Tuesday, July 13, 2010


*** Scary thing is, the people entrusted with guarding the gate - don't know where to start. MANY from the Muslim community have given their feedback but it falls on deaf ears. There needs to be a serious change in culture otherwise we're in for a some real trouble. MS ***

Fighting the Ideological Battle: The Missing Link in U.S. Strategy to Counter Violent Extremism
By Matthew Levitt

As nonaffiliate terrorist actors begin to take center stage and al-Qaeda's core strength diminishes, it has become clear that America is at war with a larger enemy: the extremist ideology that fuels and supports Islamist violence. Unfortunately, the United States is not well equipped to fight on this ideological battleground, and U.S. efforts to confront the ideology worldwide have not kept pace with more successful military targeting of high-level al-Qaeda leaders.

In a new Washington Institute Strategic Report my co-authors and I argue that rather than avoid any mention of the religious motivation behind the terrorism of al-Qaeda and other like-minded organizations, the Obama administration should sharpen the distinction between the religion of Islam and the political ideology of radical Islamism to successfully defeat Islamist terrorism at its most fundamental source.

Engagement and counterterrorism are key elements of this comprehensive strategy, we argue, but the wide space between them must be addressed. Missing are the policies and programs that should suffuse the space between these two poles on the counterradicalization spectrum, including efforts to contest the extremist narrative of radicalizers, empower and network mainstream voices countering extremism, promote diversity of ideas and means of expression, and challenge extremist voices and ideas in the public domain. Contesting the radical Islamist narrative does not mean arresting or banning despicable but protected speech; rather, it means openly contesting extremist views by offering alternatives and fostering deeper ideological debate. The objective in either case is to strengthen the moderate center against the extremist pole and help Muslim communities become more resilient in confronting the challenge.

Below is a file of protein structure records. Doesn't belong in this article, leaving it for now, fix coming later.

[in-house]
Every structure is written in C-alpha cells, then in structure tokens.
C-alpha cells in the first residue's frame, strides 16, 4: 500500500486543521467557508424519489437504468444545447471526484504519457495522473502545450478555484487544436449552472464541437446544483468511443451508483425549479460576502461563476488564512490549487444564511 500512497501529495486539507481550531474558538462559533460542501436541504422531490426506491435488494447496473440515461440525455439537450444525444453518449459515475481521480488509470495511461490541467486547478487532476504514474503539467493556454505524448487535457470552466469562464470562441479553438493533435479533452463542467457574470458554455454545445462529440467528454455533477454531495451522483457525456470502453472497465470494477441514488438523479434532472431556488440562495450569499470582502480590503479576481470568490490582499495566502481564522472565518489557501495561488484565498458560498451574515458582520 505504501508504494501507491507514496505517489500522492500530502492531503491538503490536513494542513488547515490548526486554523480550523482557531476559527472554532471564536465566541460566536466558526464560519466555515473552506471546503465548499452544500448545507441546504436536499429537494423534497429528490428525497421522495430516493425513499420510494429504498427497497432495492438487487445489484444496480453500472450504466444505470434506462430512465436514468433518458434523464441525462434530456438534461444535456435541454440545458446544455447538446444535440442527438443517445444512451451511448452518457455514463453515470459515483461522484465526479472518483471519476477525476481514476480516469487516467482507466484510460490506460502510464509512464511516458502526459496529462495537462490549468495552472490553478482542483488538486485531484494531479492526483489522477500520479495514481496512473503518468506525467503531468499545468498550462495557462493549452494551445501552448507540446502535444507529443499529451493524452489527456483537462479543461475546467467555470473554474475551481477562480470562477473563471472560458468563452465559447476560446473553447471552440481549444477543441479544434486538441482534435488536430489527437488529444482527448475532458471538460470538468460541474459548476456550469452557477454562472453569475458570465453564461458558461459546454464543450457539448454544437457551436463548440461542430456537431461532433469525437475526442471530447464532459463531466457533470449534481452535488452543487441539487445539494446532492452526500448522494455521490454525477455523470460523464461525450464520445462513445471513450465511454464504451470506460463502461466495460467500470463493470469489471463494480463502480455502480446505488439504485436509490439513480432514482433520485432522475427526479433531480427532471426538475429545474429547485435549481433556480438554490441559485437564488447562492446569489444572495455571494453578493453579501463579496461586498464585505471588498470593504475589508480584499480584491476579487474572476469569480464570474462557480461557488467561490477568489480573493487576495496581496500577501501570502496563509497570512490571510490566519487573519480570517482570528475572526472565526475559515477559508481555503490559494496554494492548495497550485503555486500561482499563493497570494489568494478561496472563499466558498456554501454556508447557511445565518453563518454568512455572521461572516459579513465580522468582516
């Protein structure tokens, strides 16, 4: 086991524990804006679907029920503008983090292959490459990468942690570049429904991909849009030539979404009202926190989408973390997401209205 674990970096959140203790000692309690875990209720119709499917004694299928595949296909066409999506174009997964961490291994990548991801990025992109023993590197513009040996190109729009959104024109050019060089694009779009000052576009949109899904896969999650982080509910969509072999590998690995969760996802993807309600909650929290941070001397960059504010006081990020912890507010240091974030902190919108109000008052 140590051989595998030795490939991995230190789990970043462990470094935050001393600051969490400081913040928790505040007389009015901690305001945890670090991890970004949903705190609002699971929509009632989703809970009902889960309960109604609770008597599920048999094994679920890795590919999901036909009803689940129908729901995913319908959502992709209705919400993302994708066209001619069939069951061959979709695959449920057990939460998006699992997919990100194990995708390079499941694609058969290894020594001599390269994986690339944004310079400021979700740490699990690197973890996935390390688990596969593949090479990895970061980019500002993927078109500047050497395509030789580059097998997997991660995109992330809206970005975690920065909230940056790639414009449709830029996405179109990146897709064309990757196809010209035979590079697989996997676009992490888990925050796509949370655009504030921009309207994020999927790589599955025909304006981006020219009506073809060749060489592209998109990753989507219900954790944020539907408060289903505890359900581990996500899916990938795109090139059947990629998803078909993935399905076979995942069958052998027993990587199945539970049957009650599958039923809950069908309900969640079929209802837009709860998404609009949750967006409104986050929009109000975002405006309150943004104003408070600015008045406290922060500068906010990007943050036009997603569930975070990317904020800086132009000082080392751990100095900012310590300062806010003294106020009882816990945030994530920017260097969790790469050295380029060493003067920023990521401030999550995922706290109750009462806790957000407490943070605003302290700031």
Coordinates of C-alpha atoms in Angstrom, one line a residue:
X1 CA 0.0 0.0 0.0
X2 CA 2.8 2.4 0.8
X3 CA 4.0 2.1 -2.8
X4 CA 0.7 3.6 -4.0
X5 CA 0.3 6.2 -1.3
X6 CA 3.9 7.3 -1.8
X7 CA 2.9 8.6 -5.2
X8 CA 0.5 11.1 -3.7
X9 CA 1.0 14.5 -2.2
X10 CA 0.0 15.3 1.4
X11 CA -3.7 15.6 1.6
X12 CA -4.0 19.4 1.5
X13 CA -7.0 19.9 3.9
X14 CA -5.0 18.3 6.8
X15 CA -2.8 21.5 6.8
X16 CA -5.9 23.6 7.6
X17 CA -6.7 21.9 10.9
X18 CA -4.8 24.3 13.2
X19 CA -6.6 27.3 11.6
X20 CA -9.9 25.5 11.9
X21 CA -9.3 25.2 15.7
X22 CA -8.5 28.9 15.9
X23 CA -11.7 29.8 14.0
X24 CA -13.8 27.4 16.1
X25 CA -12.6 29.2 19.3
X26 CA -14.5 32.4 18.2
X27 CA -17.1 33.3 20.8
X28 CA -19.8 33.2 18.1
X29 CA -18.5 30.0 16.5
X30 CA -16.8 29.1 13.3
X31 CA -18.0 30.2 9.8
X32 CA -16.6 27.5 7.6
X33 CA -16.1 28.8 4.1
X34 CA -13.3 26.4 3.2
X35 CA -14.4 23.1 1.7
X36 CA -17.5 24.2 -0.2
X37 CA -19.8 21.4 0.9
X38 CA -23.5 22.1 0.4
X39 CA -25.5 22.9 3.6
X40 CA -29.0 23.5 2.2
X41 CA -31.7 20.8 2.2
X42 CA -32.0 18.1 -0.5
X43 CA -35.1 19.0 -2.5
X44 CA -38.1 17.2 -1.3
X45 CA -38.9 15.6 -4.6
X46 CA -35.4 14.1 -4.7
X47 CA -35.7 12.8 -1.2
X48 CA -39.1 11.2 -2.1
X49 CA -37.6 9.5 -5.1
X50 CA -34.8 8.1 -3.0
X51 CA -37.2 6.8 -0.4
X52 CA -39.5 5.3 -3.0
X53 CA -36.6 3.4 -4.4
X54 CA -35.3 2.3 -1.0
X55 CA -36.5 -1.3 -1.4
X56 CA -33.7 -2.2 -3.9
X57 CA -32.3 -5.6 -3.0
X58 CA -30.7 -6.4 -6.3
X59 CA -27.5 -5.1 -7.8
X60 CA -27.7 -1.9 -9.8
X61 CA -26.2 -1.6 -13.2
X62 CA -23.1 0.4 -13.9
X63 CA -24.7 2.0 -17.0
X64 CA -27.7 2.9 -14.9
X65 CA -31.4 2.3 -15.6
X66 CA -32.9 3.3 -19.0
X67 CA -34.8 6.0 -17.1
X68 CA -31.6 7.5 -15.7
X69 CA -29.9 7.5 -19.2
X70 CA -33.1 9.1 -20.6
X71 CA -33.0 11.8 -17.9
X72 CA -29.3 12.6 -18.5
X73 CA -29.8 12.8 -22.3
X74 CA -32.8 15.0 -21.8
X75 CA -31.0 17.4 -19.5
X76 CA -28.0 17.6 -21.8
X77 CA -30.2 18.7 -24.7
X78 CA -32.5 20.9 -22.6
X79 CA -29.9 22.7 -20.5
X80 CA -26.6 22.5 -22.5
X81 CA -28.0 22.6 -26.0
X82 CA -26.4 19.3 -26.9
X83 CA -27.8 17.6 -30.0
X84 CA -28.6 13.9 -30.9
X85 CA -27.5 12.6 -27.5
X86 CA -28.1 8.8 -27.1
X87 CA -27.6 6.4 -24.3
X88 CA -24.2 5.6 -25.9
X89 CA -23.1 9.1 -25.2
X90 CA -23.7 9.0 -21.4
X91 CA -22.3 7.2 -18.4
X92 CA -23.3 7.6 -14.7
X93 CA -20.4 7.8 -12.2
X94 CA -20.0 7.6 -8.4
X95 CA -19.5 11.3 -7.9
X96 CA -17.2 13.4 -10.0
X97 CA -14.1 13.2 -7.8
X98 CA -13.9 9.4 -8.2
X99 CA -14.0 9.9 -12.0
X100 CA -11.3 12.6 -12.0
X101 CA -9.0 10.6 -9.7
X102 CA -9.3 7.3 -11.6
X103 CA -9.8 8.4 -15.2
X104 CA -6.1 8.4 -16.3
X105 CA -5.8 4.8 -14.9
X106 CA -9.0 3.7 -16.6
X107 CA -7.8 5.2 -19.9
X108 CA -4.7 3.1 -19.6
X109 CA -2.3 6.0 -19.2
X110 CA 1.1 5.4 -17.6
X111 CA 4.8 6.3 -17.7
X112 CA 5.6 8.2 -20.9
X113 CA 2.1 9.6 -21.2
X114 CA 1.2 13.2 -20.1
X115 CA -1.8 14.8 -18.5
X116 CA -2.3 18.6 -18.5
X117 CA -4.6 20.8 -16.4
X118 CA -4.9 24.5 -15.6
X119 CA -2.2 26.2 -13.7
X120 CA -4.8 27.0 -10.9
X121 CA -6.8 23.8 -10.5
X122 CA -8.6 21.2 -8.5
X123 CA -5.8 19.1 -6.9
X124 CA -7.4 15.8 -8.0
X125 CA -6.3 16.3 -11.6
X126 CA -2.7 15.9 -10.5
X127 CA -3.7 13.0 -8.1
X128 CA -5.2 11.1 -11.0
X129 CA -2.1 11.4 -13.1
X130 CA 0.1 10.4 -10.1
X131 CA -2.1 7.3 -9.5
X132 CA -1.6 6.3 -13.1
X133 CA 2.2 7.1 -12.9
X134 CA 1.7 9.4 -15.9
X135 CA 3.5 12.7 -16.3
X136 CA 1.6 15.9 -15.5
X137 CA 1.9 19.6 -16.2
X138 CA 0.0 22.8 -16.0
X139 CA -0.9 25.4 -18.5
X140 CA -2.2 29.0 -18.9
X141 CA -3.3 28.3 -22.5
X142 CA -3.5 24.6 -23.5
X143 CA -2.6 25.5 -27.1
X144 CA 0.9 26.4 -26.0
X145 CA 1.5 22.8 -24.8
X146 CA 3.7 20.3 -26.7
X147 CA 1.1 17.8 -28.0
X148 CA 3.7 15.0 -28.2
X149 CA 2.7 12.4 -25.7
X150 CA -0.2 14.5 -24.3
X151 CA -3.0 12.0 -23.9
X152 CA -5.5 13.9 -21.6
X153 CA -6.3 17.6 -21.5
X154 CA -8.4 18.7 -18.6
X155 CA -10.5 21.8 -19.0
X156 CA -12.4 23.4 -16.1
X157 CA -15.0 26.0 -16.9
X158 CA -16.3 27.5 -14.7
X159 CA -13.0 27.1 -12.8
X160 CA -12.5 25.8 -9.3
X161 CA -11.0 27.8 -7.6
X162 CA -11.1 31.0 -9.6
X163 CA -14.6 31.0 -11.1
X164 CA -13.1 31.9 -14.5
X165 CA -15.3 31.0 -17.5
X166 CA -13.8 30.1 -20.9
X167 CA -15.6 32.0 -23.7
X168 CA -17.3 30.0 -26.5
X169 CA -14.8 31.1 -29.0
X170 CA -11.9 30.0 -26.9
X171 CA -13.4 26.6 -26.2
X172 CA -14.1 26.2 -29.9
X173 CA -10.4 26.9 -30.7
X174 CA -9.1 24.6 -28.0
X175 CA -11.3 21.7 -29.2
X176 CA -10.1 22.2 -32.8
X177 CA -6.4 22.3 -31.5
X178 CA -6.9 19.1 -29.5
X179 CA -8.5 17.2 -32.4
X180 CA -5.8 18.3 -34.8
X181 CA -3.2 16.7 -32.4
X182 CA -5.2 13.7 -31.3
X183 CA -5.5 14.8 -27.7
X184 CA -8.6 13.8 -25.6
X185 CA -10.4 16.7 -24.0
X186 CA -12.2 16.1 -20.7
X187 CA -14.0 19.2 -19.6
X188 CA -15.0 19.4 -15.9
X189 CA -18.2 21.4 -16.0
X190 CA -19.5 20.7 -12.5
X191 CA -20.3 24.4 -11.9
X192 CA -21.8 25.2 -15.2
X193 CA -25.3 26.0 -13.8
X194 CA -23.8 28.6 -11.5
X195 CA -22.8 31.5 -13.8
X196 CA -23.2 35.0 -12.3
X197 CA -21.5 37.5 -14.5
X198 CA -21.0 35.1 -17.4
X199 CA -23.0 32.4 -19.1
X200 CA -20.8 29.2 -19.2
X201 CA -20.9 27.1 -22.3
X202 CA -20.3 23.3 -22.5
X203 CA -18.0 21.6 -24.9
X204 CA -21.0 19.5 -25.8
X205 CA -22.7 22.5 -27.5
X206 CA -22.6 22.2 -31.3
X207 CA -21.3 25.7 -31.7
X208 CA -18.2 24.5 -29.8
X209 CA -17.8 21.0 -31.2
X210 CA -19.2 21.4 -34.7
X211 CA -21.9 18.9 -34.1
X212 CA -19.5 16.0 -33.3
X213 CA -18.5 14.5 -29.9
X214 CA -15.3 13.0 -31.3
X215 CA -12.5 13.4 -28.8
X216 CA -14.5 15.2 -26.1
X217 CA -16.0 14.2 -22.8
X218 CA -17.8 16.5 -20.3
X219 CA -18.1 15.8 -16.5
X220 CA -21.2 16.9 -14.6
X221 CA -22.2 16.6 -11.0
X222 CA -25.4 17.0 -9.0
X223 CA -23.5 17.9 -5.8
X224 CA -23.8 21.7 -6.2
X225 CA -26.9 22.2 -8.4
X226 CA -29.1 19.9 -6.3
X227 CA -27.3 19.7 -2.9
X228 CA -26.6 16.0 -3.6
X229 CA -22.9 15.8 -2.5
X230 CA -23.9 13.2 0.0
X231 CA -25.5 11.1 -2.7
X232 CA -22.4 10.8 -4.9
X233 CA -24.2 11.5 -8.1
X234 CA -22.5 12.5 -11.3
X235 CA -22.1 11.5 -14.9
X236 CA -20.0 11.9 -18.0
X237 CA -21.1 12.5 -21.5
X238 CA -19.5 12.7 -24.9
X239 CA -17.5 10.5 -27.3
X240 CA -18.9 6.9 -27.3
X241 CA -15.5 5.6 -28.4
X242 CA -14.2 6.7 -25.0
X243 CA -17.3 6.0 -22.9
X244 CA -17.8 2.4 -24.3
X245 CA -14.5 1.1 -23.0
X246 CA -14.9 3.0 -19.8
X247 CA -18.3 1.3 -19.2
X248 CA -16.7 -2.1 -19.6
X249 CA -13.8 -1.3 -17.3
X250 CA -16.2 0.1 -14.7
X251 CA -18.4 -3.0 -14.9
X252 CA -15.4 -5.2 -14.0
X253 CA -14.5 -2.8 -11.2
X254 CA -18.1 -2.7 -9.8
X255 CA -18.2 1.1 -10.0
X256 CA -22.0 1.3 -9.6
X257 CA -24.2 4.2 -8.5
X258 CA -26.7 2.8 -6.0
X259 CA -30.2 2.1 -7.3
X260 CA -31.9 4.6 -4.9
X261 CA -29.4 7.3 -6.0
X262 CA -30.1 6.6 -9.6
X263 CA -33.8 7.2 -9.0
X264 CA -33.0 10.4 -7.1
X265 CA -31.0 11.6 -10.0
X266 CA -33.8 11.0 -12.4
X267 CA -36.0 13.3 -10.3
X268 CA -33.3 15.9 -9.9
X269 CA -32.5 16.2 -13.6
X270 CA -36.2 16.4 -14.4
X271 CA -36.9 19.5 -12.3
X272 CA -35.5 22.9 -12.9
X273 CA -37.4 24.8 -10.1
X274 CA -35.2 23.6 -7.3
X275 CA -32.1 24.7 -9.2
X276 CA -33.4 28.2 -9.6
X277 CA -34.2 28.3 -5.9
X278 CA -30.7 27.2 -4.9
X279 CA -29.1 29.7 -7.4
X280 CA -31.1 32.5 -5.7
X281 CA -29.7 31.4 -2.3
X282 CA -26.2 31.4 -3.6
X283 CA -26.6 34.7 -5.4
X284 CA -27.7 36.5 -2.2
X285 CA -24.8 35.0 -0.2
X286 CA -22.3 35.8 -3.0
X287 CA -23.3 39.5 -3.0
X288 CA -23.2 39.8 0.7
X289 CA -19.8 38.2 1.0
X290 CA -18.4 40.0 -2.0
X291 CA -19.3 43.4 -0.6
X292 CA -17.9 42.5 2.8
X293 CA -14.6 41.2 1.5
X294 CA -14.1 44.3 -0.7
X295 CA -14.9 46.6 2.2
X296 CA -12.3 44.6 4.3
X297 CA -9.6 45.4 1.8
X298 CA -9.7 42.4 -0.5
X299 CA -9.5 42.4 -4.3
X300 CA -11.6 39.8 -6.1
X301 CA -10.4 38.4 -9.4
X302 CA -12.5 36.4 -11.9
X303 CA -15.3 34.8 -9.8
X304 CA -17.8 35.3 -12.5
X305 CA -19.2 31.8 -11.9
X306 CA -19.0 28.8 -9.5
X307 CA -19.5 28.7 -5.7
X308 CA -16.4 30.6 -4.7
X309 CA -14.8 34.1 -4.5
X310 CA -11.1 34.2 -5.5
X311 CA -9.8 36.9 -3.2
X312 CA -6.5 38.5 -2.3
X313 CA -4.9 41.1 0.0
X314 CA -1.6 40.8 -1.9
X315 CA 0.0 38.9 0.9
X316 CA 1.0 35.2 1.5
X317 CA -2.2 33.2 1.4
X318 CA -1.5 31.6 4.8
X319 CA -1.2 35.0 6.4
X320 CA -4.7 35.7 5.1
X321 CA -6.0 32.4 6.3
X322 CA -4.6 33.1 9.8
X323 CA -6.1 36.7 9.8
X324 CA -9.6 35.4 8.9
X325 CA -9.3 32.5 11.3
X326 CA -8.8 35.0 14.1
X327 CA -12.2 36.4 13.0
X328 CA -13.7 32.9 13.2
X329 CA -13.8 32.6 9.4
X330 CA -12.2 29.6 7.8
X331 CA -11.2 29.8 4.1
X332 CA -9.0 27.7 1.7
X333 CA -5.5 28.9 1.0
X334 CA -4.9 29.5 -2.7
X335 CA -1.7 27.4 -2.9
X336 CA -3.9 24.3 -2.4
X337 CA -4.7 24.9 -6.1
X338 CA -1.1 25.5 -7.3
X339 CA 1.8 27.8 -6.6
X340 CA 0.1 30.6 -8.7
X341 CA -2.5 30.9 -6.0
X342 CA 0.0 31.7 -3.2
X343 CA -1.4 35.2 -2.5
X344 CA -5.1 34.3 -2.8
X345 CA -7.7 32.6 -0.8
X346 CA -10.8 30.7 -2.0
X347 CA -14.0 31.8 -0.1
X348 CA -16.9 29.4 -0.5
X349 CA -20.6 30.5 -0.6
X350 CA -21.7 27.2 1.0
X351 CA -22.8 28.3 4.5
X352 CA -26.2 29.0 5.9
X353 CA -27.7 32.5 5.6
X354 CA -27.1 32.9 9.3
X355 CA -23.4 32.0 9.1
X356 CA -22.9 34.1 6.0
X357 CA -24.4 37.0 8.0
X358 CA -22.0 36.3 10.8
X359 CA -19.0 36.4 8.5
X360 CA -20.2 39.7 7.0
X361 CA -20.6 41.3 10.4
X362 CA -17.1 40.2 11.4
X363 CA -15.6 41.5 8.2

This report, Fighting the Ideological Battle: The Missing Link in U.S. Strategy to Counter Violent Extremism, follows on the Institute's 2009 bipartisan Presidential Task Force report Rewriting the Narrative: An Integrated Strategy for Counterradicalization. It is a joint project of The Washington Institute's Stein Program on Counterterrorism and Intelligence and Project Fikra: Defeating Extremism through the Power of Ideas.

This new report recognizes the important steps the Obama administration has taken to address violent extremism and suggests ways to address remaining gaps in U.S. homeland security and foreign policy. The report has benefited from a series of interviews with administration officials at numerous cabinet level agencies and the White House and is the product of a small study group including myself, my Washington Institute colleague J Scott Carpenter, and former White House counterterrorism officials Steven Simon and Juan Zarate.

Access the report at: http://www.washingtoninstitute.org/templateC04.php?CID=332